A viral post of the death of Will and Jaden Smith was also circulated on Facebook that same year, with the report claiming that they were involved in a fatal accident. People shared relentlessly without confirming if the supposed CNN source that accompanied the post was legitimate. Of course, the very much alive father and son proved the news wrong but not before it had traveled far. And once again, the credibility of social media reports was in question.
Can You Handle The Truth?
The clouding of objectivity to come up with a wanted truth for public consumption does have its dangers attached. Here are a few of them:
- A little truthiness does hurt a whole lot because people are misled into taking fiction for fact. The wrong notion of things becomes the norm and widely accepted, while offensive and false stereotypes are attached to the news subjects.
- This delusion then goes on to guide every action of the consumers of the news concerning the matter.
- When they are then confronted with the truth backed up by facts, they suffer cognitive dissonance. Having conflicting notions nullifies their beliefs, making them exhibit hostility.
- People can also be manipulated to do things out of fear or false hope that comes with truthiness.
- Misinformation keeps spreading, and the key virtue of trust is lost.
With the state of things clearly outlined, the necessary step to be taken moving forward is how to handle truthiness.
Social media platforms put in the effort to maintain their trustworthiness. Trending matters are accompanied by credible links containing reliable information on the topic being discussed. Also, to prevent impersonation and the spreading of fake news, authenticated individuals and bodies are verified.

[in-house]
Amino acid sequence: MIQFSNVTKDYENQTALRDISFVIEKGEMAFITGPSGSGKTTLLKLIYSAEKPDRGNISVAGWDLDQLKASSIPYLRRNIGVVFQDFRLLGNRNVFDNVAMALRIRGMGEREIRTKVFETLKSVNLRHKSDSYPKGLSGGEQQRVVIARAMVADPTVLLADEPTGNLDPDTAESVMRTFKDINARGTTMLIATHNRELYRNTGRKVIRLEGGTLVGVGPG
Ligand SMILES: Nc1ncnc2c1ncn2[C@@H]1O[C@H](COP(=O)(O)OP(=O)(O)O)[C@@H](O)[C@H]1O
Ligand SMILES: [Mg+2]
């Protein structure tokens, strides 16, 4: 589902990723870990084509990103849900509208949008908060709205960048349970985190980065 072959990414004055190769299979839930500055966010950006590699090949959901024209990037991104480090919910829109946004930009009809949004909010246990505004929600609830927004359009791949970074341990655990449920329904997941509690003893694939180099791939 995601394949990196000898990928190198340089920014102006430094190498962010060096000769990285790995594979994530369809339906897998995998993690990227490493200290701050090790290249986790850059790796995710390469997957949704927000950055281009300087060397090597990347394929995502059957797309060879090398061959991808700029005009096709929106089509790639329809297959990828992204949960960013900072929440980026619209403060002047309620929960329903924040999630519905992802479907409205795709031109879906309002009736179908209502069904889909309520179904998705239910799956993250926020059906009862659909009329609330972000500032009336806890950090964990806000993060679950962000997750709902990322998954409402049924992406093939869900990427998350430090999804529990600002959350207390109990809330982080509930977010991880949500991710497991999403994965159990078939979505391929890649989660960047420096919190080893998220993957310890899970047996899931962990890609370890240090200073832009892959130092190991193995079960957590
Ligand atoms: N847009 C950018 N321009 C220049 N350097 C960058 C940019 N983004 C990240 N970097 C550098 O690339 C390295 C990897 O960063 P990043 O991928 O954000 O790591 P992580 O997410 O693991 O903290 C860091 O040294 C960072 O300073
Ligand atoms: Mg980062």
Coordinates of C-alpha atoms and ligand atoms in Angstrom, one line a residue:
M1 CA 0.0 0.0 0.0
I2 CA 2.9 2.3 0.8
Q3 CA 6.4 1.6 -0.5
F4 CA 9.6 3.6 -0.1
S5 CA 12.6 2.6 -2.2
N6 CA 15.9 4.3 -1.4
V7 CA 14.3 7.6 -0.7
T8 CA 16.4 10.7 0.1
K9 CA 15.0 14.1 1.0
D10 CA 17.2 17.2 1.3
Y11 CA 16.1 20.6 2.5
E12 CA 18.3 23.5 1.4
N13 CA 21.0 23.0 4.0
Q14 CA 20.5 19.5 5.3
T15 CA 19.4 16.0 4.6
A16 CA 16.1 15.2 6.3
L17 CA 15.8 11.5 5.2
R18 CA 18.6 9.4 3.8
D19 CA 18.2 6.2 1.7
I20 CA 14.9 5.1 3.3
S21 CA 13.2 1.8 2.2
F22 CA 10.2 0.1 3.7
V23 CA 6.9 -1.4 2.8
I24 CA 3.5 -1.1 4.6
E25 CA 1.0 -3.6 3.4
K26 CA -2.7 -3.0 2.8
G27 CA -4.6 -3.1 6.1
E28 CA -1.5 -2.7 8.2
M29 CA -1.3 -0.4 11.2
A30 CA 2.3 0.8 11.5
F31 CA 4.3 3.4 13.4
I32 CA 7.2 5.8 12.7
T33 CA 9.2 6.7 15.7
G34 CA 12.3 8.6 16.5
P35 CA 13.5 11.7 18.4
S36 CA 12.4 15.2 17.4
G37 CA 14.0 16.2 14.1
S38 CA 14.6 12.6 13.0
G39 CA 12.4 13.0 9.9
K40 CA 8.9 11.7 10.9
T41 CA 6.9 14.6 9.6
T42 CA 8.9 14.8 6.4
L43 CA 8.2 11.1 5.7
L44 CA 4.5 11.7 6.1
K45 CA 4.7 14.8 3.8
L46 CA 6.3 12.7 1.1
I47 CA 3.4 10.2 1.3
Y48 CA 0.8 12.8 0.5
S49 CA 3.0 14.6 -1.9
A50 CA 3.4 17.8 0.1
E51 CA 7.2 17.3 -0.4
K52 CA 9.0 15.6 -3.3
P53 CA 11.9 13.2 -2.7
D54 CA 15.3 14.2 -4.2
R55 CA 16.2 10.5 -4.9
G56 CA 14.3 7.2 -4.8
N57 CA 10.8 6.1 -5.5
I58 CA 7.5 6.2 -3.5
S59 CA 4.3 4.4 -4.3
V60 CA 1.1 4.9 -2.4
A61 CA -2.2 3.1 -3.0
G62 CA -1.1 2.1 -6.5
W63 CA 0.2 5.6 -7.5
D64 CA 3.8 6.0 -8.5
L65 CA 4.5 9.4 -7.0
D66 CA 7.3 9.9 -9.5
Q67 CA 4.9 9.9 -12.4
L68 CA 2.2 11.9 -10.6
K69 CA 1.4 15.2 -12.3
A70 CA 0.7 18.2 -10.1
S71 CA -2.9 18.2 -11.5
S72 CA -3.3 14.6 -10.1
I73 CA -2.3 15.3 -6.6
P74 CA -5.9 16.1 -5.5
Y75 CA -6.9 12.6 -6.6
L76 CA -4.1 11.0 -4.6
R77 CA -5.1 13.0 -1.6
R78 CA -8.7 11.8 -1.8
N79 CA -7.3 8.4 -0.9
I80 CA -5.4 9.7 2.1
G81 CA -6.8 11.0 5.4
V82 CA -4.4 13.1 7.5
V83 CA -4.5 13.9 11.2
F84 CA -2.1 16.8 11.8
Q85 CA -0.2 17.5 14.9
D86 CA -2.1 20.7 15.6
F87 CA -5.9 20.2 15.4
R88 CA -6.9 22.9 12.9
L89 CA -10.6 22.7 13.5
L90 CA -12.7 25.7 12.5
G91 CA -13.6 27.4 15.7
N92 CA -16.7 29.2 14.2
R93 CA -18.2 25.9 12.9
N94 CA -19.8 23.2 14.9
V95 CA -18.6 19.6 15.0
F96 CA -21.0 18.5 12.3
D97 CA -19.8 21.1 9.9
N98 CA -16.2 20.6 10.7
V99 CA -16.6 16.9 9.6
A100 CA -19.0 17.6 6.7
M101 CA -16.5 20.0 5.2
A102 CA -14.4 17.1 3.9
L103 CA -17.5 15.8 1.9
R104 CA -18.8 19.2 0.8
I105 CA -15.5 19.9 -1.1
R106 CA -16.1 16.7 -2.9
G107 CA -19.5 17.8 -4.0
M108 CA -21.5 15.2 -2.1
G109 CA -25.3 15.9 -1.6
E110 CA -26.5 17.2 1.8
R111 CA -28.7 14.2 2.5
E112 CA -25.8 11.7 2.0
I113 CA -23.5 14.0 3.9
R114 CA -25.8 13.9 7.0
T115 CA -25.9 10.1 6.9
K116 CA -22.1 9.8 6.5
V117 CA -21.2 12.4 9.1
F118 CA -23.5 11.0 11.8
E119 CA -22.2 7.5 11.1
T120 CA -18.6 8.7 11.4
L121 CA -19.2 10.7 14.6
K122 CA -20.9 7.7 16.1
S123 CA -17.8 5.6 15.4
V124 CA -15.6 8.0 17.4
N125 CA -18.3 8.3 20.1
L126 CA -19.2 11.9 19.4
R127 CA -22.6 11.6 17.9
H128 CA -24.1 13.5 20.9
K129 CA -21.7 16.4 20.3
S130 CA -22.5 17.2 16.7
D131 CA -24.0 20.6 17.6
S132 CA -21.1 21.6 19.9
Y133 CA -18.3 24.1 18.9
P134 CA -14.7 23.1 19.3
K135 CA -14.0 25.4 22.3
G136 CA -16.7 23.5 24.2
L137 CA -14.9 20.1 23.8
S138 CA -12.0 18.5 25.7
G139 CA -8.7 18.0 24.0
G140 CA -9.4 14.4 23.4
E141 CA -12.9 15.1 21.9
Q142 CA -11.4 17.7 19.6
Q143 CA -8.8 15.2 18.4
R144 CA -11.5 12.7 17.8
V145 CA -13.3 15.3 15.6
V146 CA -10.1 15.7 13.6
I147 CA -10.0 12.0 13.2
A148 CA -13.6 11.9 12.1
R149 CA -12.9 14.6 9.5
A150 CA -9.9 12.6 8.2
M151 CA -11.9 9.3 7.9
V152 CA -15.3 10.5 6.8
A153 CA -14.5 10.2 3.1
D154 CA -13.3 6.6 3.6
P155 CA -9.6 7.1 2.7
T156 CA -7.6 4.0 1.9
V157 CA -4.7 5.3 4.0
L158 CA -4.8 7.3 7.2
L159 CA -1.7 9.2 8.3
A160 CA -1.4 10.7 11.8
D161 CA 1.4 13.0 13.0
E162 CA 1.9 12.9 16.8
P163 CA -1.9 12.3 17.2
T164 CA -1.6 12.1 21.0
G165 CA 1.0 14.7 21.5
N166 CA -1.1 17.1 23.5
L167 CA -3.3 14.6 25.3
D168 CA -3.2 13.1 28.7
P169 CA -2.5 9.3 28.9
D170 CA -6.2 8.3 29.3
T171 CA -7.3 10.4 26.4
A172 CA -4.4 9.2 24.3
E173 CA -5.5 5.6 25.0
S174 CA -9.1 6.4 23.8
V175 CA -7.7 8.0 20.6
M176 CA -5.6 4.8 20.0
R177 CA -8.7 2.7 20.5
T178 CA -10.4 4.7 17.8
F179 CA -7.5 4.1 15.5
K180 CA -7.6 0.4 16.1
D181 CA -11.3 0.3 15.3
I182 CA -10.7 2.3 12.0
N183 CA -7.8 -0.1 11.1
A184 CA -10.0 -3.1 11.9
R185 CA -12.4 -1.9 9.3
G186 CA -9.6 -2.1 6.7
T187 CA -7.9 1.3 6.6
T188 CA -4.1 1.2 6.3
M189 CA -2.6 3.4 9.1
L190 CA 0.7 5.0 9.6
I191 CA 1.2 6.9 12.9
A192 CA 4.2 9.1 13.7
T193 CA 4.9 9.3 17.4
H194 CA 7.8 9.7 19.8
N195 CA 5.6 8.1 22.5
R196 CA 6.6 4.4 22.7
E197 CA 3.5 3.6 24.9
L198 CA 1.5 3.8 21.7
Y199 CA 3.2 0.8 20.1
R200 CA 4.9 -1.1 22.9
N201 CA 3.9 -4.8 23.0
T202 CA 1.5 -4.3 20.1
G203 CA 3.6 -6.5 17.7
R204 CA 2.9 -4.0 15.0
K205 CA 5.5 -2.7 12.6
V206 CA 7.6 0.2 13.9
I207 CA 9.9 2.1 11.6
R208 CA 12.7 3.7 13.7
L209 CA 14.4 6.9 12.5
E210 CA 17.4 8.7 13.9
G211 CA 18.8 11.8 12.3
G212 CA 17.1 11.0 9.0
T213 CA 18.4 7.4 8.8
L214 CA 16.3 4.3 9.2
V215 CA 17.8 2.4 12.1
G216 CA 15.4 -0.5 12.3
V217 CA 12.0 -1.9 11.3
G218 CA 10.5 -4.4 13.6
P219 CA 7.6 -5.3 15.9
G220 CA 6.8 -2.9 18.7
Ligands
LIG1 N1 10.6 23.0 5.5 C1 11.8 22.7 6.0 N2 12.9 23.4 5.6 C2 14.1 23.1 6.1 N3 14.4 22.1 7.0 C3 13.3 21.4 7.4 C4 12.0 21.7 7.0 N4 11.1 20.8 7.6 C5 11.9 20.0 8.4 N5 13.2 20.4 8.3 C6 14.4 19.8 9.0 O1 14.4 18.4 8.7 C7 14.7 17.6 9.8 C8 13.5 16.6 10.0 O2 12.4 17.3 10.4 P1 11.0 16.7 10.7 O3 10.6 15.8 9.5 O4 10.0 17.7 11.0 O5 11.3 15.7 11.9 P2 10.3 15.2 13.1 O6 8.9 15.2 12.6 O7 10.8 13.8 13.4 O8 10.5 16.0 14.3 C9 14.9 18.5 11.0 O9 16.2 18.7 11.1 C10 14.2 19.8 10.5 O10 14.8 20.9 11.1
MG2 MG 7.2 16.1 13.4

However, even verified accounts are not acquitted of the charge of truthiness. As a result, the burden of discovering authenticity rests on those receiving the news.
In controlling the notion of truthiness, social media users must make sure their biases are in check. They should be open to receiving the truth and nothing short of it.
The general audience would also have to be very observant and pay attention to the slightest of details. Whenever information is gotten, an effort must be made to probe the source to determine if it can be trusted. Other credible sources that support and corroborate the information can also be considered.
What Should Be Done?
Lots of research and authentication is required to validate a story’s truthfulness or truthiness on social media, which can be a stressful endeavor. People have to waste a lot of time patiently to differentiate fact from fiction accurately.
However, it is the ultimate price that has to be paid to get the truth out of any discussion. It’s high time the general public stopped looking out for ‘their fact’ on social media and made an effort to discover facts devoid of bias.
About the author of this article Linda Andress
After more than eight years in the publishing industry, Linda Andress knows how to successfully implement PR strategies and meetings and turn ideas into a successful copy. Now, she has turned into a bookworm, reading three books at a time and writing articles on PR and marketing for HowSociable.